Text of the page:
They Are Curious

Albert Einstein once said, “The important thing is to not stop questioning. Curiosity has its own reason for existing.” We are curious about many things in the world around us. We follow our curiosities which in turn helps us to make discoveries. School and the classroom are places where kids make discoveries and satisfy their curiosities.

Kids learn by touching, feeling, and experimenting with real things. Kids have questions and curiosities in their minds that need answering and sometimes rather than reading, watching or listening they need to make hands-on discoveries. One question AIMS workshop participants often ask is, “What change did you make in your classroom to help students learn and make discoveries with their hands?” My answer is, “I left all my hands-on ‘things’ out for students to use at all times.” Yes, my classroom may have looked chaotic with shelves and counters filled with balance scales, base ten blocks, counting chips, microscopes, light bulbs, wire, and batteries but WOW, 100% worth the mess.

Math and science present the need for students to ask questions and solve problems. If the context of each is real and asks students to think creatively and critically about what they are learning, and if they are successful then they will have been able to apply their learning from a perspective approach in their own world. That means “doing” math and science with their hands. I constantly remind myself that someday students will be designing houses, perfecting wind power, or using their math to design to next smartphone. It is seeing cool solutions to basic problems around the questions asked in math and science that are a teacher’s reward for having students work with their hands.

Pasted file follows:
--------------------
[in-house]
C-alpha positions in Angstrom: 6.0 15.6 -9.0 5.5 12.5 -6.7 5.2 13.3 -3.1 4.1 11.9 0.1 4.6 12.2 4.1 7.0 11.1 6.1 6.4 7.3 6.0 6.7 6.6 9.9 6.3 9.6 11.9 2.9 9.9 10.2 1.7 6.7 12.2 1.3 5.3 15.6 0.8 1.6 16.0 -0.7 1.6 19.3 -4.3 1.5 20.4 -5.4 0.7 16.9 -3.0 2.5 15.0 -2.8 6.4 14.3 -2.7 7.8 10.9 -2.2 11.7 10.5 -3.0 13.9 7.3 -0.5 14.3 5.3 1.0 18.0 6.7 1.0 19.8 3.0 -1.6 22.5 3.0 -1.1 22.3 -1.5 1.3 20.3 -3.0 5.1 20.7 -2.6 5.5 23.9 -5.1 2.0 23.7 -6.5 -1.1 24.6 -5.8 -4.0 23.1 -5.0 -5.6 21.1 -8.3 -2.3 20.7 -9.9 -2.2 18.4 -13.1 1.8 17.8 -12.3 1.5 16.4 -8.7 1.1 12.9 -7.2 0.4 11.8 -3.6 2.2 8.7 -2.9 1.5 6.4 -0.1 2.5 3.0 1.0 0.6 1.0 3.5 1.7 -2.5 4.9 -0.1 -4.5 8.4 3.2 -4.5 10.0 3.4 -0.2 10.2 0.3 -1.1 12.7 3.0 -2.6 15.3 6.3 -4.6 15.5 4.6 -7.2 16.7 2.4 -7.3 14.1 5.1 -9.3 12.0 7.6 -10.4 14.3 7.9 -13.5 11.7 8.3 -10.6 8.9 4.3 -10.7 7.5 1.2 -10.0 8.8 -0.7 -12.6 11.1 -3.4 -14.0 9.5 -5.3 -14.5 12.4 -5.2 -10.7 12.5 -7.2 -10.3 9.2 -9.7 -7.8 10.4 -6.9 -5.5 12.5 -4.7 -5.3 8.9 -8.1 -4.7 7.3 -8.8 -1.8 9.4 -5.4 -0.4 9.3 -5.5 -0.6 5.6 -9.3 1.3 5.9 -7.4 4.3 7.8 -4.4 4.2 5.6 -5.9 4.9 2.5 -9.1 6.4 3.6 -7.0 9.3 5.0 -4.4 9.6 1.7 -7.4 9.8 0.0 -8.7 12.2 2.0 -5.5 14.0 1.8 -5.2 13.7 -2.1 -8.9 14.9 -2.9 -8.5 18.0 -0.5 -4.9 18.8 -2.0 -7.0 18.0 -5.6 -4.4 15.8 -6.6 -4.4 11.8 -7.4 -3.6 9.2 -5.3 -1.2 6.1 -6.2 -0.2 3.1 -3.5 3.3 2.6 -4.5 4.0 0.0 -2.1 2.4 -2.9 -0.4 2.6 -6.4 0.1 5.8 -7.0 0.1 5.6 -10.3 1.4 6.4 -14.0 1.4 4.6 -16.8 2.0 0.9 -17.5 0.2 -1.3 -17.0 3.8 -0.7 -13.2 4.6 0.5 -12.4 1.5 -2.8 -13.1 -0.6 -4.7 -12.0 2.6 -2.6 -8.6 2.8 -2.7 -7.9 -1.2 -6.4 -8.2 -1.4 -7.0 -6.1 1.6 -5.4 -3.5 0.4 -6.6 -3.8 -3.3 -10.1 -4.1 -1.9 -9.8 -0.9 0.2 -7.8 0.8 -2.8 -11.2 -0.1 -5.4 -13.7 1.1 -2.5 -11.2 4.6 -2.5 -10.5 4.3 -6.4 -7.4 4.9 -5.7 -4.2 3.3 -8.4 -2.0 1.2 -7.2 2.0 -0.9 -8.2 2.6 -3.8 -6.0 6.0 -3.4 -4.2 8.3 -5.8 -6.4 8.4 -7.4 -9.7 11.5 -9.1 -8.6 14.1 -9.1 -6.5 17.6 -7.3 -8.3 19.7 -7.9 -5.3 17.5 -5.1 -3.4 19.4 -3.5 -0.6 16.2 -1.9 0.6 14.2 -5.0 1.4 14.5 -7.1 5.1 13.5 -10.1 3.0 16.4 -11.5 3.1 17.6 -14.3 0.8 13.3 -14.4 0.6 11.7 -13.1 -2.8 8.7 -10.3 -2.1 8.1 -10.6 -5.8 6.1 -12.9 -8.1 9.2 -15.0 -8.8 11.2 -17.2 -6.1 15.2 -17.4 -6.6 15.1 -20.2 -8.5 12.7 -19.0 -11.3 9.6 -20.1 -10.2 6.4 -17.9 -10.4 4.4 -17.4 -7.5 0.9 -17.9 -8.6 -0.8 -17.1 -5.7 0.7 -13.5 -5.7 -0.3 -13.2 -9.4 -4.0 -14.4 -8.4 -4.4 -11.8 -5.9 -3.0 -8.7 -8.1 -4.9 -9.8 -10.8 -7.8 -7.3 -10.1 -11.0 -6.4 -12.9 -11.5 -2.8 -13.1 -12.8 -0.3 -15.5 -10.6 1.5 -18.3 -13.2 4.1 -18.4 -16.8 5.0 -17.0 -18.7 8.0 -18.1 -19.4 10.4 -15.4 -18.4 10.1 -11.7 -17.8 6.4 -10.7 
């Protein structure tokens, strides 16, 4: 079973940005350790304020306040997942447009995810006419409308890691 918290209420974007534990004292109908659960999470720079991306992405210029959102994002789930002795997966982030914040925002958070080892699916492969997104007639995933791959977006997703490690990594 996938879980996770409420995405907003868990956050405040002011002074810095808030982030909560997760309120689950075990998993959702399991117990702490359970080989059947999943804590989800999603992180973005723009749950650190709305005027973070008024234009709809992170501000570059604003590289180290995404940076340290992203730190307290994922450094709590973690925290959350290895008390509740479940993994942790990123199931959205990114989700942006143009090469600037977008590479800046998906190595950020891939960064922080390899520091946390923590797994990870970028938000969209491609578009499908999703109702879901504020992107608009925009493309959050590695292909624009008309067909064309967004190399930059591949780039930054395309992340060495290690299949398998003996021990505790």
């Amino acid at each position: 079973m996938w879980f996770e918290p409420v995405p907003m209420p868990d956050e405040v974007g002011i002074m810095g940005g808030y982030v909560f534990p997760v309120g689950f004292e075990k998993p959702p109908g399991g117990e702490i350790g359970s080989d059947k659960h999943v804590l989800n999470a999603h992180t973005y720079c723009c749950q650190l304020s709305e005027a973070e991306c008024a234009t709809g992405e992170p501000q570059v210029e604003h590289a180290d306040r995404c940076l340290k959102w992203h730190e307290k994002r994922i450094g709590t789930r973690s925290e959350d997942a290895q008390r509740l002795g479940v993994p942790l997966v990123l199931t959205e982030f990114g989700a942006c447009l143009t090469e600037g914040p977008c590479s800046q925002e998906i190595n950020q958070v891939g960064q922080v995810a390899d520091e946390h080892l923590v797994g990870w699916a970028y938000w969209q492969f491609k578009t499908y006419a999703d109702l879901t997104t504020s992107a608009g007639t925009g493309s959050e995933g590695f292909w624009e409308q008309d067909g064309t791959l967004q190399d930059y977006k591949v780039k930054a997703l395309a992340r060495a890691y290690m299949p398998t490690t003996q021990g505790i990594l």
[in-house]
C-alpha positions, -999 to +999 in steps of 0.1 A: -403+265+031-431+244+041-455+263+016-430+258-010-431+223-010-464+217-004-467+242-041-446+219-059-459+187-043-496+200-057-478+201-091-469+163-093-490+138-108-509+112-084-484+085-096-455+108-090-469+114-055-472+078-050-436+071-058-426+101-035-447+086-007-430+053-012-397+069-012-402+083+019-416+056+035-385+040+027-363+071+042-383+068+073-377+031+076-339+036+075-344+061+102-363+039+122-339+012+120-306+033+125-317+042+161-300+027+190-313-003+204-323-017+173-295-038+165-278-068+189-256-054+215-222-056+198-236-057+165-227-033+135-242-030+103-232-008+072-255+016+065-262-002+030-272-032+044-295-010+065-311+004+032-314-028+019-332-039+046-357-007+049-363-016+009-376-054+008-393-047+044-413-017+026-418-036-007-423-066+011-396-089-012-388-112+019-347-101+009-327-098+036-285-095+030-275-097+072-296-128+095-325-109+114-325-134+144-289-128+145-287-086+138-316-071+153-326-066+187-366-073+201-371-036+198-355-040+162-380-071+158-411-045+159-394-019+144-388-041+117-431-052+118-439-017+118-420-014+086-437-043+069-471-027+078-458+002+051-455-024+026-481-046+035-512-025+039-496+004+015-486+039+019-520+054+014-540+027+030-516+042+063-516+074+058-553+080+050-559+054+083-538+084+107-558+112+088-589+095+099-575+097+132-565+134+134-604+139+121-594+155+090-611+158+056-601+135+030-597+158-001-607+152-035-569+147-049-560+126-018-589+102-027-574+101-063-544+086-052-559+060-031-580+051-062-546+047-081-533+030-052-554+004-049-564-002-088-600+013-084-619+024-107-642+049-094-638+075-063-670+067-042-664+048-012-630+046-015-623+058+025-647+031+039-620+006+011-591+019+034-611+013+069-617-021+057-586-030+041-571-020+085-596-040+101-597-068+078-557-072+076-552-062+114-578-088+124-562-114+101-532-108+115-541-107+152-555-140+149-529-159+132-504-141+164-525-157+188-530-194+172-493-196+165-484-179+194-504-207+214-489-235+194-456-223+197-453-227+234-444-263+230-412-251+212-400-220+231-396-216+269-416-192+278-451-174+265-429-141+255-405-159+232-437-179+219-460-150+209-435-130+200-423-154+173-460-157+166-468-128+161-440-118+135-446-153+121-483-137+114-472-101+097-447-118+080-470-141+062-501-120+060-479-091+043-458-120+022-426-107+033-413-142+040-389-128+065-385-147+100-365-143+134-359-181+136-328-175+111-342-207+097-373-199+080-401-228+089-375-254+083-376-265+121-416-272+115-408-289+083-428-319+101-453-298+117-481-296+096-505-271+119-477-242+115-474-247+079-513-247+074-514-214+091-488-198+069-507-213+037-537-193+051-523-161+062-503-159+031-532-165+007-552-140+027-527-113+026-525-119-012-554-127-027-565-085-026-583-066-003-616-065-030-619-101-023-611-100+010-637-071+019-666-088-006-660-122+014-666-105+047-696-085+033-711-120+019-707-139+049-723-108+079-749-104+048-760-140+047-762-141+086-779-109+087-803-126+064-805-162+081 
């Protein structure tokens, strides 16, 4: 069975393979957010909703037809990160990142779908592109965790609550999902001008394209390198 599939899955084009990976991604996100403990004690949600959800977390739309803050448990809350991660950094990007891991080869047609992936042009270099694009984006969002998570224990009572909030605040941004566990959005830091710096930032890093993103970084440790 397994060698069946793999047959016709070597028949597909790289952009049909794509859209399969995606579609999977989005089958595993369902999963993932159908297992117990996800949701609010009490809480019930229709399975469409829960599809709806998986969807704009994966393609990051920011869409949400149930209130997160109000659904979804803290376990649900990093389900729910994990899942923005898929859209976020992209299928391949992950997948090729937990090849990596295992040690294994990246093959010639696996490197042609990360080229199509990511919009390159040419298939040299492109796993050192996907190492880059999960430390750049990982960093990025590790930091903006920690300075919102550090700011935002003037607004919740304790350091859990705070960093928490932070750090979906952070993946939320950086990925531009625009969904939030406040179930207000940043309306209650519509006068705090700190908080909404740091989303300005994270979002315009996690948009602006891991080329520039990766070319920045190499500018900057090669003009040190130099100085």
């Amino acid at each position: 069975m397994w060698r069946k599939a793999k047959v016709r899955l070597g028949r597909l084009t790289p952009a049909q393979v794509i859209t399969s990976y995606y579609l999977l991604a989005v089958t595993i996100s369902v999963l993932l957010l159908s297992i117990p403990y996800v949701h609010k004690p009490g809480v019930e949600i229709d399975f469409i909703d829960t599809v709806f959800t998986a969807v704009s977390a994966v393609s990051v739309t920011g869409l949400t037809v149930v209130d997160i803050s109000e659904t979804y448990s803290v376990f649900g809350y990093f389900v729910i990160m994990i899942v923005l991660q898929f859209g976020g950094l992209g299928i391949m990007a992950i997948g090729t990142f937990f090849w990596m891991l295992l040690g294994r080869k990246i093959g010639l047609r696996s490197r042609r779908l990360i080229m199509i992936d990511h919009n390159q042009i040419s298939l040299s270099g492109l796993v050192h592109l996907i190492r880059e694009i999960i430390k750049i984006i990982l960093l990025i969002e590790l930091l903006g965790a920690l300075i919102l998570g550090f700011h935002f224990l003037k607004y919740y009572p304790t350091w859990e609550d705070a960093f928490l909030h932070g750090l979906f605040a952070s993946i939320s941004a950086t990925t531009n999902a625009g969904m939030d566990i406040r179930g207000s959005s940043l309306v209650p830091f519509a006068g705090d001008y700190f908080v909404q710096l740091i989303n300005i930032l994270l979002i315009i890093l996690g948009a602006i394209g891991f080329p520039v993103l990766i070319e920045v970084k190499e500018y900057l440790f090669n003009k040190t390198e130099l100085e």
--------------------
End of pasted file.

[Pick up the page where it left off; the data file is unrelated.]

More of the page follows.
What do your math and science classrooms look like this school year? Are they set up for students to solve real-world problems? Think about setting them up for success, because soon they will be asked to find solutions to complex problems. Set up your math and science classroom so students ask “why” all day long. Let them open things, drop objects, make loud sounds, mix liquids, and make calculations. Problem-solving is we what students need to be doing every day. Be mindful that you are there to facilitate them satisfying their curiosity and discoveries.

Hands-on math and science matter because it is how we learn. It is especially important that students do this every day not because they will all be scientists or mathematicians, but because they are all curious and need ways to relate and solve the complex problems in the world. They want to know “why” and it is why we have classes about designing shoes, making fidget spinners, why airplanes fly, developing lightsabers, and doing so means leaving balance scales, base ten blocks, counting chips, microscopes, light bulbs, wire and batteries, duct tape, paper cups, and foam board out all the time.

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